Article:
Staff at the Delaware Chapter of The Leukemia & Lymphoma Society are amazed by the generosity of constituents, says Bevilacqua.
“We have continued to grow and reach our target goals due to our dedicated volunteers,” she says. “A cancer diagnosis is not sensitive to the ups and downs of the economy. In fact, patients and their families need our support more than ever and our volunteers have always shown their support.”
Love confirms that giving has been affected by the poor economy, but says there is still positive news.
“The ongoing economic uncertainty has certainly been reflected in the value of donations we are typically receiving,” she says. “However, we have also seen some outstandingly generous donations from individuals and corporations who know how important it is to maintain the support to allow seniors to remain healthy and independent in their own homes.
“Donors are doing their homework on nonprofits, and appear to be aligning their giving more closely with their priorities.”
She says corporations are increasingly following the model of foundation giving, creating a clear vision and statement of their giving policies.
Donors want to see a return on their investment, and that their donations make a difference in their communities, says Michelle Taylor of United Way of Delaware.
“We understand this, and are extremely passionate about delivering on that return.,” she says. “Through our strategically focused community impact and community engagement initiatives, we are concentrated on both short-term results and long-term outcomes in three strategic focus areas that are the building blocks for a good life for all Delawareans—education, income and health.”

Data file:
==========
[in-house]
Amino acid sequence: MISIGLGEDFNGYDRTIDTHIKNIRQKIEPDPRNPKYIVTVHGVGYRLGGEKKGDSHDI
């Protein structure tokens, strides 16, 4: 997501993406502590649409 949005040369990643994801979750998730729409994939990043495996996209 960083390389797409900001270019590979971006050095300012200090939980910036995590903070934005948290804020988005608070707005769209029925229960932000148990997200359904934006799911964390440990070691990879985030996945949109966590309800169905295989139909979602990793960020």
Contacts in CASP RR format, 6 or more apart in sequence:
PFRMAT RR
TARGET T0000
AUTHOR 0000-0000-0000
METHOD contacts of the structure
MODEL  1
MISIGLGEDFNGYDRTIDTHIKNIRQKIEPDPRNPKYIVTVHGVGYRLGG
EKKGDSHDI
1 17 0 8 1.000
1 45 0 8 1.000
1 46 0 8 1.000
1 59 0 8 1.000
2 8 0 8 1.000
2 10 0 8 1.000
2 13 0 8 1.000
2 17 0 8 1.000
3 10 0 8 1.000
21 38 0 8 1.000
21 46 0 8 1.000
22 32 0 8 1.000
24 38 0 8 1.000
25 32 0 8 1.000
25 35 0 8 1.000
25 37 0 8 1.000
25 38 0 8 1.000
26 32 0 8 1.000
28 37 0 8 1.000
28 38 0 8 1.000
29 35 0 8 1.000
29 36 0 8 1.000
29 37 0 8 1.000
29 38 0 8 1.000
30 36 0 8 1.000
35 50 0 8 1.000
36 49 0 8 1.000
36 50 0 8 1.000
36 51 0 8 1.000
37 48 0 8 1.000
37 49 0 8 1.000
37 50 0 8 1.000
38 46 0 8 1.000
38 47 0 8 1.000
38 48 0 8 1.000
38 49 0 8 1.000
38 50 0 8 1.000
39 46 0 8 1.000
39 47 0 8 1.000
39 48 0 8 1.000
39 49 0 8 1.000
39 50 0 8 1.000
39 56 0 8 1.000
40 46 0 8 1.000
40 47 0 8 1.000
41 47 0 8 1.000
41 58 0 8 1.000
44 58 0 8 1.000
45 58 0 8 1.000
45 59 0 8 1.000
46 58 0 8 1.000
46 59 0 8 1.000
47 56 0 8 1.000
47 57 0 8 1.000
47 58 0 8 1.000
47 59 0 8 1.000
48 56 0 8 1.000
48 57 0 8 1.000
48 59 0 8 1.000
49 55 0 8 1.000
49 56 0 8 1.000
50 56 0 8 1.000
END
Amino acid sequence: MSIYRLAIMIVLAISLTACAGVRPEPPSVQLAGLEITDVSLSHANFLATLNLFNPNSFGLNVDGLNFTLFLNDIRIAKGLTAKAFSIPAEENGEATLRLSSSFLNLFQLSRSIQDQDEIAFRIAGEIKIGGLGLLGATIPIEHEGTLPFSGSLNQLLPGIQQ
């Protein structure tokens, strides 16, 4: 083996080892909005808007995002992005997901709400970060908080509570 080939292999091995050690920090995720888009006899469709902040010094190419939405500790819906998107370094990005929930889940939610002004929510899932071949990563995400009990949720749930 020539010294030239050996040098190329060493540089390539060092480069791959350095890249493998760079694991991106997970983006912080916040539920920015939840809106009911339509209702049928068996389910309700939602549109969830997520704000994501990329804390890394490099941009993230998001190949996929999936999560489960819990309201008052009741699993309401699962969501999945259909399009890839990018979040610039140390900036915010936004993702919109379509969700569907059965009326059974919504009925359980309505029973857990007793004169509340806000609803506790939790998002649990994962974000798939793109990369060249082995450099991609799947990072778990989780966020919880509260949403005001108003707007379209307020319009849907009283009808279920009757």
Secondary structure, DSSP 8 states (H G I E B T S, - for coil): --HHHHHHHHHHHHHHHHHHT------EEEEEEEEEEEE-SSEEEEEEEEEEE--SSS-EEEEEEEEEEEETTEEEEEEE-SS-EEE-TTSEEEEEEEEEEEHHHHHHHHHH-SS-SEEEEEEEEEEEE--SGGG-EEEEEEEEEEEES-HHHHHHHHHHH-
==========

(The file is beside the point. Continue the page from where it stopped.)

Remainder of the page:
People give for many reasons. Why they should give is a matter the experts are more than happy to weigh in on.
“People give to take advantage of tax benefits, honor a loved one, leave a legacy when they pass on, support a particular cause, help improve the community, and more,” says Allison Levine of the Delaware Community Foundation. “Whatever the reason, though, it is always a gift that benefits others.”
Taylor is impressed with First State residents’ willingness to lend a hand.
“There’s a real warmth and spirit throughout Delaware which makes our state such a great one, and our people such good friends and neighbors,” says Taylor. “We count on that spirit, that compassion and that generosity every year as we drive our annual workplace giving campaign.”
Says Love, “People should give to a cause they feel a personal connection with, to an organization that they trust to use their donation effectively, and to bring about change the donor believes in.”
Bevilacqua stresses that every dollar really does make a difference.
“Unfortunately, even in unprecedented economic times and when businesses are faced with having to make very difficult decisions, it is more important than ever that we remain steadfast in our commitment to give and improve quality of life throughout the state,” she says.
Grundner offers a challenge.
“Right now individual giving in Delaware is below the national average, despite income being above the national average,” he says. “We all know the state (slogan) is, ‘It’s Good Being First.’ If everyone in Delaware steps up to the plate, we can collectively help move the needle on individual giving. Wouldn’t it be great if we could be No. 1 nationwide in this category?”